MARTINEZ, Calif. – A group of residents and their dogs who arrived Sept. 16 to tell the Martinez City Council about the need for a city dog park weren’t gathering spontaneously.
They’ve been contemplating the need for some time, usually as they sit on benches to watch their pets play at Paso Nogal Dog Park in Pleasant Hill, said Jackie Johnston, a Martinez dog owner.
In fact, the Pleasant Hill park has become a place where Martinez residents, along with their dogs, go to socialize, she said.
While some Pleasant Hill residents said the visitors are welcomed at their park, Johnston said Martinez dog owners began asking why they couldn’t have the same amenities in their own city.
In fact, another local dog park advocate, Melissa Mohoi, a dental assistant, said she and her dogs were at Paso Nogal when she met with one of her clients. She discovered he was an original founder of the Pleasant Hill dog park 40 years before.
“I wish we had a dog park,” she told him. Then her client began to describe the work behind getting Paso Nogal Dog Park established. “He said, ‘You need community help.’”
The Paso Nogal Dog Park, on Paso Nogal Road, is managed by the Pleasant Hill Recreation Department with the support of the Pleasant Hill Dog Owners Group. The park is fenced, with a separate area for small dogs, and drinking water is available for the dogs. It is open most days, but is closed until 3 p.m. Wednesday and all day Sunday. Admission is free.
Local pet owners have another alternative. They may take their dogs to Briones Regional Park, 2537 Reliez Valley Road, for $2 each. The dogs and their owners have miles of unfenced leash trails, and those taking their dogs at least 100 yards away from posted trails, parking lots, swimming beaches and playgrounds may let their pets run free.
“That’s good for active people and dogs,” Johnston said. “You can hike with your dogs and take them off leash.”
But the park isn’t as suitable for what Johnston calls “more urban dogs,” particularly older dogs and owners who are not as mobile. “They won’t do that.” Other pet owners don’t want to take their dogs to places where they could encounter ticks or such predators as coyotes. “It’s better for some segment to be fenced in and safe,” she said.
Johnston and Mohoi said a dog park is an important place for many reasons. Some Martinez residents don’t have yards, and a dog park would provide a place for their dogs to get off-leash exercise.
Mohoi said dog parks are also safe places for individual dogs whose owners have busy lives to meet other people and other dogs. That helps the animals learn to behave better in company.
“I had a Dalmatian that was aggressive because I couldn’t socialize him,” Mohoi said. The dog was fine with her family, but mistrusted strangers. “I attribute it to not having a safe place to socialize.”
Johnston said she’s rarely seen any tiffs at dog parks. She has seen shy dogs exhibit submissive behavior on their first visit. But after several trips, Johnston said, “they strut their stuff!”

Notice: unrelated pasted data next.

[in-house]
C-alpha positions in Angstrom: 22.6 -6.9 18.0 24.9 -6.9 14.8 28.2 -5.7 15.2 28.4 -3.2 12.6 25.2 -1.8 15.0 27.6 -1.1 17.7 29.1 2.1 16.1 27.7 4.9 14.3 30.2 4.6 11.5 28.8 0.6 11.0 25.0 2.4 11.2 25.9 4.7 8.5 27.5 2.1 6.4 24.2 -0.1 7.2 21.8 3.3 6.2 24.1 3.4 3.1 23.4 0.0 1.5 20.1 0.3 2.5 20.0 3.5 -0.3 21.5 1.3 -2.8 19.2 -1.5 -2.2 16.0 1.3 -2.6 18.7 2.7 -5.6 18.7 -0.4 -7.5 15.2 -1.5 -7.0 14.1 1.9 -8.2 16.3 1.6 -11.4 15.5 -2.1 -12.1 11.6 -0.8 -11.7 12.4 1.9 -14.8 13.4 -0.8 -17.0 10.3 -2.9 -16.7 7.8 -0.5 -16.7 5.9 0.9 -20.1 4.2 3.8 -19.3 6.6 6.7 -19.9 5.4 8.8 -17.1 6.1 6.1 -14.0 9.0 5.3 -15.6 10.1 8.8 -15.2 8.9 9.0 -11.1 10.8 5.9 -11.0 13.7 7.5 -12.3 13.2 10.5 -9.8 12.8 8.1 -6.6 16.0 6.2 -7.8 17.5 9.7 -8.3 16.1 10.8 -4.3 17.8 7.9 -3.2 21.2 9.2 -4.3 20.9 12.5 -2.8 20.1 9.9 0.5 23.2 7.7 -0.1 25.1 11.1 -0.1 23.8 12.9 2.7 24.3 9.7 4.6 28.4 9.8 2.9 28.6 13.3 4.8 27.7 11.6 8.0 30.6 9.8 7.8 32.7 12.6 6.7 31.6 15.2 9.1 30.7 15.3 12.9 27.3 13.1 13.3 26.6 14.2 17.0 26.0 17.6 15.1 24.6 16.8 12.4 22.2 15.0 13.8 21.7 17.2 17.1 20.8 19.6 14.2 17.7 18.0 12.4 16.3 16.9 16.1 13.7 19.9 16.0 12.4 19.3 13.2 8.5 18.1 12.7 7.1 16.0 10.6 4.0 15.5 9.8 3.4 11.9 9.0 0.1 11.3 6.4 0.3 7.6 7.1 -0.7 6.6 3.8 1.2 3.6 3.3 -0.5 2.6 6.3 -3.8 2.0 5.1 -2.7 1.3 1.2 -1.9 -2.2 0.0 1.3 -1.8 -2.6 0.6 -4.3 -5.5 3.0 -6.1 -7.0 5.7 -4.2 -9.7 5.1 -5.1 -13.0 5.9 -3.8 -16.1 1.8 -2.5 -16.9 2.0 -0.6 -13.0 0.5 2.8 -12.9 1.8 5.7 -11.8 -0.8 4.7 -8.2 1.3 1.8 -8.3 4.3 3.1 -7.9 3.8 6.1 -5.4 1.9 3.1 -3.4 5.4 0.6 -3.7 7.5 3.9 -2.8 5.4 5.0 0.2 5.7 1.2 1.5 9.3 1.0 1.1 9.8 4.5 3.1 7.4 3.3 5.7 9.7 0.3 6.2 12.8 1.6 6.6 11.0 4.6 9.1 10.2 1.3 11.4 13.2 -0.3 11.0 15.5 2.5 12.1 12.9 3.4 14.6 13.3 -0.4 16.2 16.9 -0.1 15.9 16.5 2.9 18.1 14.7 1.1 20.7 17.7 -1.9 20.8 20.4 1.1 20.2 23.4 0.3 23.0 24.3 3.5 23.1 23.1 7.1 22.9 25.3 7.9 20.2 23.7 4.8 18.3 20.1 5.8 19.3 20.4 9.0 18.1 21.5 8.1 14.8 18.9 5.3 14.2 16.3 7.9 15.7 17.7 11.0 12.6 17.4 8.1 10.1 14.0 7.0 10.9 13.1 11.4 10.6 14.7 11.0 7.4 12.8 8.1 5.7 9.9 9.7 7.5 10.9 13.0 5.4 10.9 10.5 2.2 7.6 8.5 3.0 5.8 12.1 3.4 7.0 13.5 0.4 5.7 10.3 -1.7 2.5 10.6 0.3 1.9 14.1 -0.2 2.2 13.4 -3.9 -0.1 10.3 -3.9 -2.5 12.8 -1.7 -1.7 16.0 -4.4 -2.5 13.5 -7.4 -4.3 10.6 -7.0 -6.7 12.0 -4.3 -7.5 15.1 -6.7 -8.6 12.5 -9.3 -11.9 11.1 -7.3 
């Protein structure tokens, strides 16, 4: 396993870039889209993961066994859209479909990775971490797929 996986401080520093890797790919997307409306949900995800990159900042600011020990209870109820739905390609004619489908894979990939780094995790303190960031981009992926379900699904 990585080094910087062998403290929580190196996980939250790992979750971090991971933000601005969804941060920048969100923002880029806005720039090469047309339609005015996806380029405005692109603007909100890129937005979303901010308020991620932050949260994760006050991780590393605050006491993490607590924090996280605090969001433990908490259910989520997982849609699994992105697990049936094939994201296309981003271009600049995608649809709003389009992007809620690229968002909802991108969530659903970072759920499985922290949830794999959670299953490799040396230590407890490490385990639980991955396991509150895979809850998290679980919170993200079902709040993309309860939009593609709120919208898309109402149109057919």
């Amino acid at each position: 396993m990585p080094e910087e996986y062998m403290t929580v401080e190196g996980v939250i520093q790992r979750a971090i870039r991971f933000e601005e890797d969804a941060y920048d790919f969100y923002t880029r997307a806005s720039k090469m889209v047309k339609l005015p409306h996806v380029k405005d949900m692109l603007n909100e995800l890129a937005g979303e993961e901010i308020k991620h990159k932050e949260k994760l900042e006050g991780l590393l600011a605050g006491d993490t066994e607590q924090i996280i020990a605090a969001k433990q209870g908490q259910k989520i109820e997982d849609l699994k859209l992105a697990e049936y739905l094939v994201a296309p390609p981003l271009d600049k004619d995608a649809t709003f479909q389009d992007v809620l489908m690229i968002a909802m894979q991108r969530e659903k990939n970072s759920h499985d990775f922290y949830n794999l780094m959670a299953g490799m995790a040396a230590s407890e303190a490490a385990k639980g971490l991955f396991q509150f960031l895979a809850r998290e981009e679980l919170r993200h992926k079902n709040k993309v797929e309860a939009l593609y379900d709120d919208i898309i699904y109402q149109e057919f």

While dog parks give pets a chance to learn to play together, they’re also beneficial to the dogs’ owners, too, Johnston said.
“They come there for socialization of their dogs, and end up meeting with their friends,” she said. In addition, pet owners supervise each other and remind each other to clean up after their dogs.
Martinez residents, some of whom might not have met each other except for going to Paso Nogal, also found out more about the effort to get a dog park in the city, Johnston said.
It’s not a new movement. Residents have sought city endorsement of a local fenced dog park at least since 2008, if not before. “It’s been brought up for years,” Johnston said. “But it’s never had an organized effort, and it keeps kind of dying out. Maybe this time we’re organized better.”
Although the matter has received the attention of some Martinez City Council members, including mentions in past election campaigns by council candidates, this latest grass-roots effort started just a few months ago, Johnston said.
Mohoi “and a few others” started the Martinez Dog Park Group Facebook Page, Johnston said. Searching “#martinezdogpark” on Facebook will link readers to other mentions of the effort. Johnston and Mohoi have become two of the leaders of the mission.
In the past, the Parks, Recreation, Marina and Cultural Commission (PRMCC), a city advisory panel, “wasn’t prepared to fund a dog park,” Johnston said. At the Sept. 16 meeting, the council recommended advocates work with the commission on exploring the establishment of such a park.
No specific place has been chosen, Johnston said, nor have any sites been proposed, although advocates are making notes of areas that resemble the Paso Nogal setting.
One spot the dog owners know will be off limits is the horse arena leased from East Bay Regional Parks by the Martinez Horsemen’s Association, an agreement that is decades-old. On the other hand, the pet owners are open to learning whether the city or some other organization could lease space for a dog park, Johnston said.
The two women said they and other advocates are studying the matter before the PRMCC meeting, 7 p.m. Oct. 20 at City Hall, 525 Henrietta St., Martinez, so they don’t bring up old and rejected proposals “and get on anyone’s nerves,” Johnston said.
“We may not get everything we want, but we’re positive and energized,” she said.